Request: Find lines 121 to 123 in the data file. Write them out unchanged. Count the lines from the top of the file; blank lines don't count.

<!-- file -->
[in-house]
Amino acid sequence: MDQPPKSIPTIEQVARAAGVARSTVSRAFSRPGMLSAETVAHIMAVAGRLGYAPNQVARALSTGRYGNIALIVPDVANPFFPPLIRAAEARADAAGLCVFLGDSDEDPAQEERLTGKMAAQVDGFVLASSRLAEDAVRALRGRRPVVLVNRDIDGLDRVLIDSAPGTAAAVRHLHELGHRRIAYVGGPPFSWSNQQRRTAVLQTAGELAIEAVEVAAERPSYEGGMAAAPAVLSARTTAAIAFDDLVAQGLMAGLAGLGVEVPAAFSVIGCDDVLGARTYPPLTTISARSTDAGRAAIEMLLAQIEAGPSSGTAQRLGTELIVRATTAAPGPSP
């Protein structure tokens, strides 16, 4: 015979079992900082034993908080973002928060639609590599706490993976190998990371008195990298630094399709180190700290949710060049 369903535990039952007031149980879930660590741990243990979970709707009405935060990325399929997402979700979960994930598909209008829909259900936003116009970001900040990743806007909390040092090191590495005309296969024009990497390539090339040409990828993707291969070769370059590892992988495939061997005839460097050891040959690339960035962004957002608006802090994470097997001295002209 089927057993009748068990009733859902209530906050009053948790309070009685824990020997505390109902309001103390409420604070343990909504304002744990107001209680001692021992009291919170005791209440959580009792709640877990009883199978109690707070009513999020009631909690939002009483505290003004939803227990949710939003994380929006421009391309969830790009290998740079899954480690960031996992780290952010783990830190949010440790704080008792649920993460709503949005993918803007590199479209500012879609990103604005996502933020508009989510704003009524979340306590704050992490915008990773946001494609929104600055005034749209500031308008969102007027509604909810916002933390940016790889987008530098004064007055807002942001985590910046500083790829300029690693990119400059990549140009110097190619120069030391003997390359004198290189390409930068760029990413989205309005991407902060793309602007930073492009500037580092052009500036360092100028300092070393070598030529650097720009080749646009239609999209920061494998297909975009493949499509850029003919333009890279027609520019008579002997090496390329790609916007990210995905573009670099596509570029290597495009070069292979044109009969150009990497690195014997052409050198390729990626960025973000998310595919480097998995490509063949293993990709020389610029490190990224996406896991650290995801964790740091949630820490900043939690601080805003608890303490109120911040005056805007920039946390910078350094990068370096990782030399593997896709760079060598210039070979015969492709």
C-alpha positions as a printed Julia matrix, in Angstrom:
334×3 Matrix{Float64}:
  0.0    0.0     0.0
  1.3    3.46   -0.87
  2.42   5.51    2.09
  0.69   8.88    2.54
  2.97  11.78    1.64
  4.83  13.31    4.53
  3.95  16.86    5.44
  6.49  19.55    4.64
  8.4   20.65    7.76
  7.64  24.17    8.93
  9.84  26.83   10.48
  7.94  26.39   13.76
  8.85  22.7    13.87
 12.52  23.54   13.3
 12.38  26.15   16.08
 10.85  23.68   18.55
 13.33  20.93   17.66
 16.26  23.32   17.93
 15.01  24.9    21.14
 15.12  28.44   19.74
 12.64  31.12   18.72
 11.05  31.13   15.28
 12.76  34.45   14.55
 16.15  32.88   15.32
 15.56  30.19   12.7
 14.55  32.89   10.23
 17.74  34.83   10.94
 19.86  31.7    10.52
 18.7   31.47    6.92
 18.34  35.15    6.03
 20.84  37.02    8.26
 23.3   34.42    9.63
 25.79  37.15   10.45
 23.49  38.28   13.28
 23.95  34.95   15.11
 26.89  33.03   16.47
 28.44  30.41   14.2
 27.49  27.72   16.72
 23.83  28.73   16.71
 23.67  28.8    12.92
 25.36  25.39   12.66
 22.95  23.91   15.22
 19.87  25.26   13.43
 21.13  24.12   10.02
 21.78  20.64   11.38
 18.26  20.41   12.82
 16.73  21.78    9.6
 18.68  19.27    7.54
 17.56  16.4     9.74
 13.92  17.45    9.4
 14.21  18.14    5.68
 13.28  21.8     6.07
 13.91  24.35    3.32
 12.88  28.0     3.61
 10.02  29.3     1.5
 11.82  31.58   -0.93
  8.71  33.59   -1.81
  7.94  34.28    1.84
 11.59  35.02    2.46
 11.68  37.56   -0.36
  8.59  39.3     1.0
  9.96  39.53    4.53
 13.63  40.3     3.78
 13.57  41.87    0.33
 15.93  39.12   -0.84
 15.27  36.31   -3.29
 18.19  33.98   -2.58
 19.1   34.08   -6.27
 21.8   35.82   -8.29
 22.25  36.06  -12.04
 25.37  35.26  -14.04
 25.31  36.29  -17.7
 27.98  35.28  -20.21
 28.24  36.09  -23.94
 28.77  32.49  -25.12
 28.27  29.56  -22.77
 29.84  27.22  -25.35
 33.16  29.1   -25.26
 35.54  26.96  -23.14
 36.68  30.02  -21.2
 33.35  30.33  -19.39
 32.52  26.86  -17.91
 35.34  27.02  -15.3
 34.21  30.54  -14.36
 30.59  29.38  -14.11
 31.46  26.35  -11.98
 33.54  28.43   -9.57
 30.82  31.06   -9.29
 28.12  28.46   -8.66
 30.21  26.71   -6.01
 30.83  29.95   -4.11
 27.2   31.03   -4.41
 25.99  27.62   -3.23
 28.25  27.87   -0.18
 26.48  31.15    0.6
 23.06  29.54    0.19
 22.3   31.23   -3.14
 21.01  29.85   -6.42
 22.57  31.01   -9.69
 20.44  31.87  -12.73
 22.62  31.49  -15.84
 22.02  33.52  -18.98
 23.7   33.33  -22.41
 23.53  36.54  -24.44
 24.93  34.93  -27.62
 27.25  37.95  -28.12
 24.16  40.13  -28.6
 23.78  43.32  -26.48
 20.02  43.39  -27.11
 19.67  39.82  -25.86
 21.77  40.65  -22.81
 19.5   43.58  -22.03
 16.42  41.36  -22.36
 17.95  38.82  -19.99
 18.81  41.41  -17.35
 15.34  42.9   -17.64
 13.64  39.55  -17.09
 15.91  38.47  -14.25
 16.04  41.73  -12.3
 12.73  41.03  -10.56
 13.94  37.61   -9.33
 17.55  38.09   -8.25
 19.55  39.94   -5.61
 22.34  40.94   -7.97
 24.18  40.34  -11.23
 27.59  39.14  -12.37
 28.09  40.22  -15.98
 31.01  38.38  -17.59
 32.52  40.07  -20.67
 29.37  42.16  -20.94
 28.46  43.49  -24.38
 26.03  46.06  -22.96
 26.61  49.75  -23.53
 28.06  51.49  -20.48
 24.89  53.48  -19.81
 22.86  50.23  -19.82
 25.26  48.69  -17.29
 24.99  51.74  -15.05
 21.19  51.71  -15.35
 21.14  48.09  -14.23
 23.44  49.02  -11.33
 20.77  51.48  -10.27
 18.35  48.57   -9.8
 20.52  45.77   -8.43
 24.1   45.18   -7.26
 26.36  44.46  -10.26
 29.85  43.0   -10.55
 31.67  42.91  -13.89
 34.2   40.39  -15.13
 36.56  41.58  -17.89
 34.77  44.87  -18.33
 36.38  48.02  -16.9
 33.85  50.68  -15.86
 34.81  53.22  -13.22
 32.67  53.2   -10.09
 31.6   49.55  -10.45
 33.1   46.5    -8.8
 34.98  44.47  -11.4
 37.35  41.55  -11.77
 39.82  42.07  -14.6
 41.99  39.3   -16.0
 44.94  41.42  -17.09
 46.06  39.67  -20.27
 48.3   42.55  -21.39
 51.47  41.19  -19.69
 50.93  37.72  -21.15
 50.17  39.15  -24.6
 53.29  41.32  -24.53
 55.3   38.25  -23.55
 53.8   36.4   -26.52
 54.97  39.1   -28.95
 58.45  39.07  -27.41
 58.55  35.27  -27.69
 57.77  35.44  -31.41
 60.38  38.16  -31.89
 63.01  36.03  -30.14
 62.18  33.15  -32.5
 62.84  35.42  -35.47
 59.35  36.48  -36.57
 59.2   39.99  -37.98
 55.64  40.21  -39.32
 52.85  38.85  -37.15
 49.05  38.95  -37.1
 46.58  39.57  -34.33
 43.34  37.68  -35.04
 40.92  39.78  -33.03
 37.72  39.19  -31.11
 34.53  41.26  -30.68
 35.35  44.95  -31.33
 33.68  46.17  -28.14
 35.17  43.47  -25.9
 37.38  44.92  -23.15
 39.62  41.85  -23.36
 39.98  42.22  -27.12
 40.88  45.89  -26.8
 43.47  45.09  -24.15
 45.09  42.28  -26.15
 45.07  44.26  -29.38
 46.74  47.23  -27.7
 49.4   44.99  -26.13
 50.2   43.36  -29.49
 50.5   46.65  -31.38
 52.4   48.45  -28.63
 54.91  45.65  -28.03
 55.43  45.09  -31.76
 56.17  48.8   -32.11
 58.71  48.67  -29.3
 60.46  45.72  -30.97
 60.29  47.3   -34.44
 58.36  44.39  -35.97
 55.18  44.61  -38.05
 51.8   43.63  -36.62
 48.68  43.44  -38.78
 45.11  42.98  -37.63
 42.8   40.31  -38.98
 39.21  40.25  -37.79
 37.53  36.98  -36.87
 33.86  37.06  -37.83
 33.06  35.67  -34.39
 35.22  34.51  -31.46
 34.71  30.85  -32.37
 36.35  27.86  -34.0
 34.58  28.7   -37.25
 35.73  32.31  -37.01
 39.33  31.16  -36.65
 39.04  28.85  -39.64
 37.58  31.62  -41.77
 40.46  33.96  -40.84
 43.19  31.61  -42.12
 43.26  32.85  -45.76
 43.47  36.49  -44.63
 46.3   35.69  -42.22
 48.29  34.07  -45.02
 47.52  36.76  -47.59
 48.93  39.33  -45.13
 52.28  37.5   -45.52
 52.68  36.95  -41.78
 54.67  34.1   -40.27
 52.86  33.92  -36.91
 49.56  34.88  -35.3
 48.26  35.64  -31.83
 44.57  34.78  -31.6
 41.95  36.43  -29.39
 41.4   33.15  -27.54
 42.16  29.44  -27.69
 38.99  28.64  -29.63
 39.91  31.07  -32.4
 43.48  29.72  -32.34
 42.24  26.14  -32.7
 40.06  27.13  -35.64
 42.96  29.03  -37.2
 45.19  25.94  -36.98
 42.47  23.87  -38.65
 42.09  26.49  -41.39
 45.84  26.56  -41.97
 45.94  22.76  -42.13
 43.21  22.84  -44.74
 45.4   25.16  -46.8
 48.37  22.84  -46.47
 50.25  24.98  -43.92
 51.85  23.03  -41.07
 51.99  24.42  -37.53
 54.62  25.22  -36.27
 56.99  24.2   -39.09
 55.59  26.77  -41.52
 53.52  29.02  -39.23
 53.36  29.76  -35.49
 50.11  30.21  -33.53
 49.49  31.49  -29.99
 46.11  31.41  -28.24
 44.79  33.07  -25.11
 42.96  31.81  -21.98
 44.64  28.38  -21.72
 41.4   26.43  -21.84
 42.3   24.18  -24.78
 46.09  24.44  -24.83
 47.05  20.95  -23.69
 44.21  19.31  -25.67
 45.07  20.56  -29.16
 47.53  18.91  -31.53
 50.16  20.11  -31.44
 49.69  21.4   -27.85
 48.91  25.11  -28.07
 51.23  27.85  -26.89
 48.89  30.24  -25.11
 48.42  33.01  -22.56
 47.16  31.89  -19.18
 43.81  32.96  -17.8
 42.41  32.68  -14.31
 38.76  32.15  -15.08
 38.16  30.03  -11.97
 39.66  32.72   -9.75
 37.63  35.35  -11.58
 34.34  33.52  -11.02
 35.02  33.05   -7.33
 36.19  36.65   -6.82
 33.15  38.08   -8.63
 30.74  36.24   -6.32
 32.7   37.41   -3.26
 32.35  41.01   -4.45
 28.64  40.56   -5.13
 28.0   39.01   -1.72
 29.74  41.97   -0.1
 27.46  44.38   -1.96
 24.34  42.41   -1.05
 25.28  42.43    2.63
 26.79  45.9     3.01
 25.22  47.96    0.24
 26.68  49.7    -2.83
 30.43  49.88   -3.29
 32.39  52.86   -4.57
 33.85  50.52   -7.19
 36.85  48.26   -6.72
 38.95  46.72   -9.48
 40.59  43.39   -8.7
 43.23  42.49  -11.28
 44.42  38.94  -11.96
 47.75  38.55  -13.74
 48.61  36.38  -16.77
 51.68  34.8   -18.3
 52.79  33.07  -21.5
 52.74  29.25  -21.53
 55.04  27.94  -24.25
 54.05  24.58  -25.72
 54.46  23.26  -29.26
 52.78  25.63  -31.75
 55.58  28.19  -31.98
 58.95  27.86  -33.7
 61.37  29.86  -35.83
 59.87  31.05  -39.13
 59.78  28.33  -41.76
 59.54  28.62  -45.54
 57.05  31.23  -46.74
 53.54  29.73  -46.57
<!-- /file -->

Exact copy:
 15.34  42.9   -17.64
 13.64  39.55  -17.09
 15.91  38.47  -14.25